UCAN Spirituality Catholic Church News


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Frederic and Mary Ann Brussat

Warren Buffett, one of the world’s richest men, announced in June 2006 that he is giving 85% of his fortune to the Bill & Melinda Gates Foundation to help the foundation pursue its longstanding goal of curing the globe’s most fatal diseases and improving American education. This is a $31 billion gift, certainly one of the largest acts of generosity in world history.

Two thoughts came to mind when we heard this news. First, we recalled something Bill Gates, chairman of the Microsoft Corporation, said three years ago…. Gates recounted a litany of reasons why some people think addressing global health problems is a good idea. Some use economic arguments. If we cure something like malaria in an African country, say, then that country’s Gross National Product will be higher (and presumably they will buy more things). Some use security arguments; “If we don’t cure these diseases, the instability in these countries will be bad.” Others use the neighborhood arguments; “Somebody could get on a plane from one of these places and you might get sick.”

None of these arguments, Gates said matter-of-factly, is the right one. “The right argument is this mother’s child is sick. And that child’s life is no less valuable than the life of anyone else. And the world has plenty of resources to go solve these problems.”

So we decided to look into our databases of quotes collected from our reading and see what teachers of our times and earlier ones have said about the spiritual practice of generosity. We encourage you to take them to heart, as we have, and to share them with others.

Elaine Pagels: Tertullian, a Christian spokesman of the second century, writes that, unlike members of other clubs and societies that collected dues and fees to pay for feasts, members of the Christian ‘family’ contributed money voluntarily to a common fund to support orphans abandoned in the streets and garbage dumps. Christian groups brought food, medicine, and companionship to prisoners forced to work in mines, banished to prison islands, or held in jail. Christians even bought coffins and dug graves to bury the poor and criminals, whose corpses would otherwise lie unburied beyond the city gates… such generosity, which ordinarily could be expected only from one’s own family, attracted crowds of newcomers to Christian groups, despite the risks.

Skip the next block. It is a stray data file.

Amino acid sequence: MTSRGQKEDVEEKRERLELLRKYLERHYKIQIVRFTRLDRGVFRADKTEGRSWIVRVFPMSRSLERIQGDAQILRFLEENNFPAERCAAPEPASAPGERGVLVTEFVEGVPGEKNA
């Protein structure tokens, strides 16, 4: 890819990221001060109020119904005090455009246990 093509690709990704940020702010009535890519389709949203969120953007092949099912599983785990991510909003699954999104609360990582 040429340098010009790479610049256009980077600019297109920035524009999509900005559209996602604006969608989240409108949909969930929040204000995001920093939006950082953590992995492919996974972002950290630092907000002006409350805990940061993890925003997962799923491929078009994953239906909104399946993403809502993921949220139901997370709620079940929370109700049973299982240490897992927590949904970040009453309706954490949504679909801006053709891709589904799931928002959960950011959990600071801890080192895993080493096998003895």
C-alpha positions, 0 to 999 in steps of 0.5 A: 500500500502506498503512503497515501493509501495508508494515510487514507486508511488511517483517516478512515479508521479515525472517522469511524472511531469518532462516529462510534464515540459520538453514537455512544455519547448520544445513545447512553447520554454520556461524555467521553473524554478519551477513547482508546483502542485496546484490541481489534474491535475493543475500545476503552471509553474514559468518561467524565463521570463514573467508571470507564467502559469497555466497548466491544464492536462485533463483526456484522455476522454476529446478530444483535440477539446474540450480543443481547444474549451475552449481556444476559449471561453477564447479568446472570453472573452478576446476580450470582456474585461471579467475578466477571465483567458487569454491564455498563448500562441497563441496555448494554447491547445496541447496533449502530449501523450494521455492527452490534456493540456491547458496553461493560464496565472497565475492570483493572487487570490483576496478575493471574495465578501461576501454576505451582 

Anthony de Mello: Those who expect God to be generous with them must be generous with their fellows. ‘Give,’ says Jesus, ‘and gifts will be given you. Good measure, pressed down, shaken together, and running over, will be poured out into your lap; for whatever measure you deal out to others will be dealt out to you in return’ (Luke 6:38). If you are tight-fisted and calculating with the poor, the needy, with those who ask you for help and service, how can you expect God to be generous with you?

Sharon Salzberg: The Buddha said that no true spiritual life is possible without a generous heart…. Generosity allies itself with an inner feeling of abundance — the feeling that we have enough to share.

John O’Donohue: A generous heart is never lonesome. A generous heart has luck. The lonesomeness of contemporary life is partly due to the failure of generosity. Increasingly we complete with each other for the goods, for image, and status.

From, “The Spiritual Practice of Generosity”, www.spiritualityandpractice.com/